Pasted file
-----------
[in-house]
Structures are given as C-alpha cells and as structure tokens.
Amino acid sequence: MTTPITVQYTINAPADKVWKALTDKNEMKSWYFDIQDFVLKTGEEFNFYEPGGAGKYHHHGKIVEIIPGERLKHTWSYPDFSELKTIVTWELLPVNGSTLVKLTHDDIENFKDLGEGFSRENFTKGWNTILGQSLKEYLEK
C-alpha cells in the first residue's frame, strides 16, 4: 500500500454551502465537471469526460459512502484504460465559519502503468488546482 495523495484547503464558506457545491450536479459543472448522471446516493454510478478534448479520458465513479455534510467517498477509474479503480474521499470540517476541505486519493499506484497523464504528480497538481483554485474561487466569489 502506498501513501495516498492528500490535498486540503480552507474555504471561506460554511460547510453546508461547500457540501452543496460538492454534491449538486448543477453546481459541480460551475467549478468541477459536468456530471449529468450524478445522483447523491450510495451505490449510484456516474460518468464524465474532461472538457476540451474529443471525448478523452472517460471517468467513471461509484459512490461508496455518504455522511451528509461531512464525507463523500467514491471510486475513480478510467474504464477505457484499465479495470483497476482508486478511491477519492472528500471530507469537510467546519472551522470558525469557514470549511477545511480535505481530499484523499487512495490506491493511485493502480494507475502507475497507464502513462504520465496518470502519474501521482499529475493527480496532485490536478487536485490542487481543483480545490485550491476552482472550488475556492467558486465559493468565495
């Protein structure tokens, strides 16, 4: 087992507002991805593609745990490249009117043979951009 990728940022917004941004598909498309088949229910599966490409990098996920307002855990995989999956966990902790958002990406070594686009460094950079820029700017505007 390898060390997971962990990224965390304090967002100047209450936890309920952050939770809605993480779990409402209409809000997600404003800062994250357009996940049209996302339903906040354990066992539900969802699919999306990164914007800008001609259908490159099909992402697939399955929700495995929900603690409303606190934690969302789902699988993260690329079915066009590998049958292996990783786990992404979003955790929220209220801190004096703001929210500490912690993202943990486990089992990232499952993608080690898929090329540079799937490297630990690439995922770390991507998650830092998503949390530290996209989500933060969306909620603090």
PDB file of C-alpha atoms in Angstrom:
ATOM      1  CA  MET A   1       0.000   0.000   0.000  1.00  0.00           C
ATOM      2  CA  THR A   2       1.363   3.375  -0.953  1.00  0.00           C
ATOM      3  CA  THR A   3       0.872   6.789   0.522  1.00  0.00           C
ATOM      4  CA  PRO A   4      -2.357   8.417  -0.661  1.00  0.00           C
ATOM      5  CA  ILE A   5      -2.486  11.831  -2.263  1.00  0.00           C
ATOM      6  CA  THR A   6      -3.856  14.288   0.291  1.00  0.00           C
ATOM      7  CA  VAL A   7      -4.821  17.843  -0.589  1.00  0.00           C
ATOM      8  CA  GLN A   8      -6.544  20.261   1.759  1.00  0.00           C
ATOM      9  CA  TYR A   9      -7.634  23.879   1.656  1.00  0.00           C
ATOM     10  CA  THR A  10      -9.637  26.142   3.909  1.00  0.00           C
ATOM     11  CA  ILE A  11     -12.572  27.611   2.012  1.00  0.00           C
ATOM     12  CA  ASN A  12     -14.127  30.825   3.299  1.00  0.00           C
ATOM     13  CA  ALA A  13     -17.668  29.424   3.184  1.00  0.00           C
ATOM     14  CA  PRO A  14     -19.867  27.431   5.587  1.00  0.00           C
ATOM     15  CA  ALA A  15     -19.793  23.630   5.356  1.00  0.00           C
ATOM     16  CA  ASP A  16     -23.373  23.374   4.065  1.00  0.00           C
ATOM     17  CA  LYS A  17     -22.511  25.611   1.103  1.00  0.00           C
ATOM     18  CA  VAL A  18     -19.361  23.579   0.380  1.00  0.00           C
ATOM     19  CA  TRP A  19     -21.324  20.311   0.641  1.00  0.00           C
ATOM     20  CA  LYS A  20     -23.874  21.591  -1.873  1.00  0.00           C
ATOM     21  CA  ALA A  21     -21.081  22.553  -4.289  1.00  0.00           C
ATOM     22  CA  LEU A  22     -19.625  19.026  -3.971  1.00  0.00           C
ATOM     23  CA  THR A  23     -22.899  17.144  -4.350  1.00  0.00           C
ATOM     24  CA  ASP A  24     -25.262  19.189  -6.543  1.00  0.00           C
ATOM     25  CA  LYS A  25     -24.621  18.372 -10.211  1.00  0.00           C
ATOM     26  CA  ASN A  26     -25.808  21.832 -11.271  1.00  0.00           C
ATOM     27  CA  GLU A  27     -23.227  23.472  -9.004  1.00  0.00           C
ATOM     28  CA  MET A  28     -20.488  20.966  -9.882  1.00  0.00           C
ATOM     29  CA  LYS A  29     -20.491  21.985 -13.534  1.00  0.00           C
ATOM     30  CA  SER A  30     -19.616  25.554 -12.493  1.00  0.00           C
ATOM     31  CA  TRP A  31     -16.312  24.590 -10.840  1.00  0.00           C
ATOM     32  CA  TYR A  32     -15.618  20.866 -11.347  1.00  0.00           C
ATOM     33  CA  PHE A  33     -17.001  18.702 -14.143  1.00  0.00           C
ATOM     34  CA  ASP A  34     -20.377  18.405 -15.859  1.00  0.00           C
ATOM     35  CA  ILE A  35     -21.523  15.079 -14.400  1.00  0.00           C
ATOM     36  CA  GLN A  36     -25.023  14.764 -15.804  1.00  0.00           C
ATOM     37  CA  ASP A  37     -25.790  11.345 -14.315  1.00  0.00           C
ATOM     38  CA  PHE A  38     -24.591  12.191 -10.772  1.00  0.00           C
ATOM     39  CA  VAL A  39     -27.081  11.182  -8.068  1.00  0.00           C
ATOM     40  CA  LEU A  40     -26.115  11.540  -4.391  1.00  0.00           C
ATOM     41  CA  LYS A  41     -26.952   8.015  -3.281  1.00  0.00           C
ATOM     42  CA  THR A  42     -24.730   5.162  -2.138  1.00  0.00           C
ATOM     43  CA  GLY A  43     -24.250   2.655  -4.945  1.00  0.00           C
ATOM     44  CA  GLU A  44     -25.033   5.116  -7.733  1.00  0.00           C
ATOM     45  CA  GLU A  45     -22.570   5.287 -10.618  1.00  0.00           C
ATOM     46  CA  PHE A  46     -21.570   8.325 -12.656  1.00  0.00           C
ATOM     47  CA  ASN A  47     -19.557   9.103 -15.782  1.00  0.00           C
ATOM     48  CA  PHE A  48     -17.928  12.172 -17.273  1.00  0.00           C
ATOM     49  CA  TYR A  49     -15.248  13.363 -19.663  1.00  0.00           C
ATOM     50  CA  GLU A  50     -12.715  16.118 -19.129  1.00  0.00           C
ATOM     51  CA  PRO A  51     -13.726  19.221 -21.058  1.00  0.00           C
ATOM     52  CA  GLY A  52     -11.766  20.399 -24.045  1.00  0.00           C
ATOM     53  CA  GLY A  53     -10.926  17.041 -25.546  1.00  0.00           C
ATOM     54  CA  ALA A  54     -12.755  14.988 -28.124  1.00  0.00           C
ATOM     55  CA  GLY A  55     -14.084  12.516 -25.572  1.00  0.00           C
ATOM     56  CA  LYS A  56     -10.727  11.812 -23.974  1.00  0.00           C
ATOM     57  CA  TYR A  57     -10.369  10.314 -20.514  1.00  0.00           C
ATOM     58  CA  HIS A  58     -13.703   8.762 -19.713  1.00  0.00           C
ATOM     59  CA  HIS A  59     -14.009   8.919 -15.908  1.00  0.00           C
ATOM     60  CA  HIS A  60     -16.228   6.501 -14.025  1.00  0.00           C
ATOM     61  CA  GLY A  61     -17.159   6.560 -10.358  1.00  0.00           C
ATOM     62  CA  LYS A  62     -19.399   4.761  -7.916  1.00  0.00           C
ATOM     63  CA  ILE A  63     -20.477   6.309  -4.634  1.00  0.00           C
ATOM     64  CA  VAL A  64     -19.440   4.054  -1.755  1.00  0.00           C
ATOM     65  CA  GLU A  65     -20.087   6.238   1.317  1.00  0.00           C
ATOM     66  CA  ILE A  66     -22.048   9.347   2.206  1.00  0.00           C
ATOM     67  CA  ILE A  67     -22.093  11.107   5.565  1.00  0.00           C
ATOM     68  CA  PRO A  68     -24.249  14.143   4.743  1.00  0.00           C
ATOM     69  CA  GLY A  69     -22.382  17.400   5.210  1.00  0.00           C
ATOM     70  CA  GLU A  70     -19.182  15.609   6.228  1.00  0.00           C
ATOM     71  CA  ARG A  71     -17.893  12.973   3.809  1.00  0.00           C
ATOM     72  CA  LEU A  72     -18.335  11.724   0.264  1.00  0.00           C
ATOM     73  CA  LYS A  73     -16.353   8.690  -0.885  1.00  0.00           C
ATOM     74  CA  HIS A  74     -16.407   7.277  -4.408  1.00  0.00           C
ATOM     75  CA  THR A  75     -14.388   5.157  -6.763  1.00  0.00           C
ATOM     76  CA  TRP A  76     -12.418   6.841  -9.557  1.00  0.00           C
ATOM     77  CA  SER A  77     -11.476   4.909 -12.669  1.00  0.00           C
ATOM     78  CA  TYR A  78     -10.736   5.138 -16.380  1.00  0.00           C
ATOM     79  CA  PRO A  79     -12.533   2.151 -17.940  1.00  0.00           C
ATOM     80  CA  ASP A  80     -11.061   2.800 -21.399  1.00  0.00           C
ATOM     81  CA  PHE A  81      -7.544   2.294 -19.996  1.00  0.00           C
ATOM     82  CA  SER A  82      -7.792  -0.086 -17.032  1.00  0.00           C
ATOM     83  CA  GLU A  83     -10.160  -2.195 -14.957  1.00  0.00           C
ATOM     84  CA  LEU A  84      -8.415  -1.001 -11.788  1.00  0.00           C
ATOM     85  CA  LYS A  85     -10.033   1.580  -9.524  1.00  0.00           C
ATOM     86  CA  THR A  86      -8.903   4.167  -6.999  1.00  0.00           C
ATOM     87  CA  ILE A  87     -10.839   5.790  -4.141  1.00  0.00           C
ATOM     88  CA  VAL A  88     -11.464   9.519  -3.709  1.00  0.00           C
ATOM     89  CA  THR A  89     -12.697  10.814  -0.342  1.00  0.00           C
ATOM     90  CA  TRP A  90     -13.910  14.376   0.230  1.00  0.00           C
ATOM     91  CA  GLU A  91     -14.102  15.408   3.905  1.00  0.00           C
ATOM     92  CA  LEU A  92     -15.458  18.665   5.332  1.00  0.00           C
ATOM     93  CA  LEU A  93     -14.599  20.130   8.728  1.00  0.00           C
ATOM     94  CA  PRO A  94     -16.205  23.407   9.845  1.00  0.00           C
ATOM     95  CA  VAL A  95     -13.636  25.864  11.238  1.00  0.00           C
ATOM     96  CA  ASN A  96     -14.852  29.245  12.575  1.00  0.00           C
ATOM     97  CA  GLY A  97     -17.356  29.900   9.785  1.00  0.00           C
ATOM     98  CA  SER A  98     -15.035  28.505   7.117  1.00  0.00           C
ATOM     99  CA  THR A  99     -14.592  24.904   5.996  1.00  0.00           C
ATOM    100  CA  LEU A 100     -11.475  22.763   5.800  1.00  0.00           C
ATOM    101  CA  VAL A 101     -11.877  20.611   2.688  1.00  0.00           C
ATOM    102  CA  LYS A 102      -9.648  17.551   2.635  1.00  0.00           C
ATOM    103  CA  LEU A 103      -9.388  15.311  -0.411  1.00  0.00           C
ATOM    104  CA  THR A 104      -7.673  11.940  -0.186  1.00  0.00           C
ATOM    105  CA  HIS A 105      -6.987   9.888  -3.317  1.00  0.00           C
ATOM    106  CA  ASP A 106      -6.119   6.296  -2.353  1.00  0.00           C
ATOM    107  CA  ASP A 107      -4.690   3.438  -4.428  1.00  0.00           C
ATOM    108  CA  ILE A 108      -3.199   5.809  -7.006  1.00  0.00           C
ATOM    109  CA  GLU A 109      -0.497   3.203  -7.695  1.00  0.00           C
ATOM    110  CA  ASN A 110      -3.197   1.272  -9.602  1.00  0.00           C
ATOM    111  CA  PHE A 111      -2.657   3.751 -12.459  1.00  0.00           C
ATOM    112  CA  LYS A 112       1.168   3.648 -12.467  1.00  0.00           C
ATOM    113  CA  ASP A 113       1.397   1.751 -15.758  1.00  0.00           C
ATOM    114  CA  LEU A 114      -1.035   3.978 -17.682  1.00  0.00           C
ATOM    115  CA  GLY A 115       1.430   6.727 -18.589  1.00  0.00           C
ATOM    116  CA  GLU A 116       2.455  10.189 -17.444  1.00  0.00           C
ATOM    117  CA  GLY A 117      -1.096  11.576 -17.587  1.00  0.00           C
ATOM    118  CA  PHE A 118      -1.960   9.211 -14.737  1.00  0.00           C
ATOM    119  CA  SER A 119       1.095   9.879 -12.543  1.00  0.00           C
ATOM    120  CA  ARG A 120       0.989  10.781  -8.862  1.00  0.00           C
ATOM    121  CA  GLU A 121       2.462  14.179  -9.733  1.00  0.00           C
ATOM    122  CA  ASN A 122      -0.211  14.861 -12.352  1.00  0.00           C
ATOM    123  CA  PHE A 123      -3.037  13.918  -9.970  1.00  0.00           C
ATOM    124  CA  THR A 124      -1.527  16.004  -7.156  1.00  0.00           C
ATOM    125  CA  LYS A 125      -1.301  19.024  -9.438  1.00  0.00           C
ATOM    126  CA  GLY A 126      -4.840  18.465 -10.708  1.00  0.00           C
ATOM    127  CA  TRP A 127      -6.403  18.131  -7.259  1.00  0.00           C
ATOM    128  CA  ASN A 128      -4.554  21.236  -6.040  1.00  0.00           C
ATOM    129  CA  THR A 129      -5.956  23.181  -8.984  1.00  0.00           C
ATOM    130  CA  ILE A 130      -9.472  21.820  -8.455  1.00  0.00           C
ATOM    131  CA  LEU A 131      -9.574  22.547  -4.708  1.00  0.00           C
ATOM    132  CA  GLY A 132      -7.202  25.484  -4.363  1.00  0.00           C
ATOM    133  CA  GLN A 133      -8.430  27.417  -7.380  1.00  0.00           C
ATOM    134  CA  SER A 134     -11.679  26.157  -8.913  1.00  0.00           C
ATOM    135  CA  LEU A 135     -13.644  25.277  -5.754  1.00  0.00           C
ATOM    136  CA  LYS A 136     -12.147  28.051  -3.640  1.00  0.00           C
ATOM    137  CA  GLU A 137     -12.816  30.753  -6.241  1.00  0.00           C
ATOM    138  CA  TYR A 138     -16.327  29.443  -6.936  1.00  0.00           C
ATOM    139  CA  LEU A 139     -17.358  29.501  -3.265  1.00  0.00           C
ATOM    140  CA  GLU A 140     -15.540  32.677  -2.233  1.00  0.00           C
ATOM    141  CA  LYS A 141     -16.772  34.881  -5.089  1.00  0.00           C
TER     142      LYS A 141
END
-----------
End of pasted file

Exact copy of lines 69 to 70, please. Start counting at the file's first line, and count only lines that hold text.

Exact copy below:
ATOM     63  CA  ILE A  63     -20.477   6.309  -4.634  1.00  0.00           C
ATOM     64  CA  VAL A  64     -19.440   4.054  -1.755  1.00  0.00           C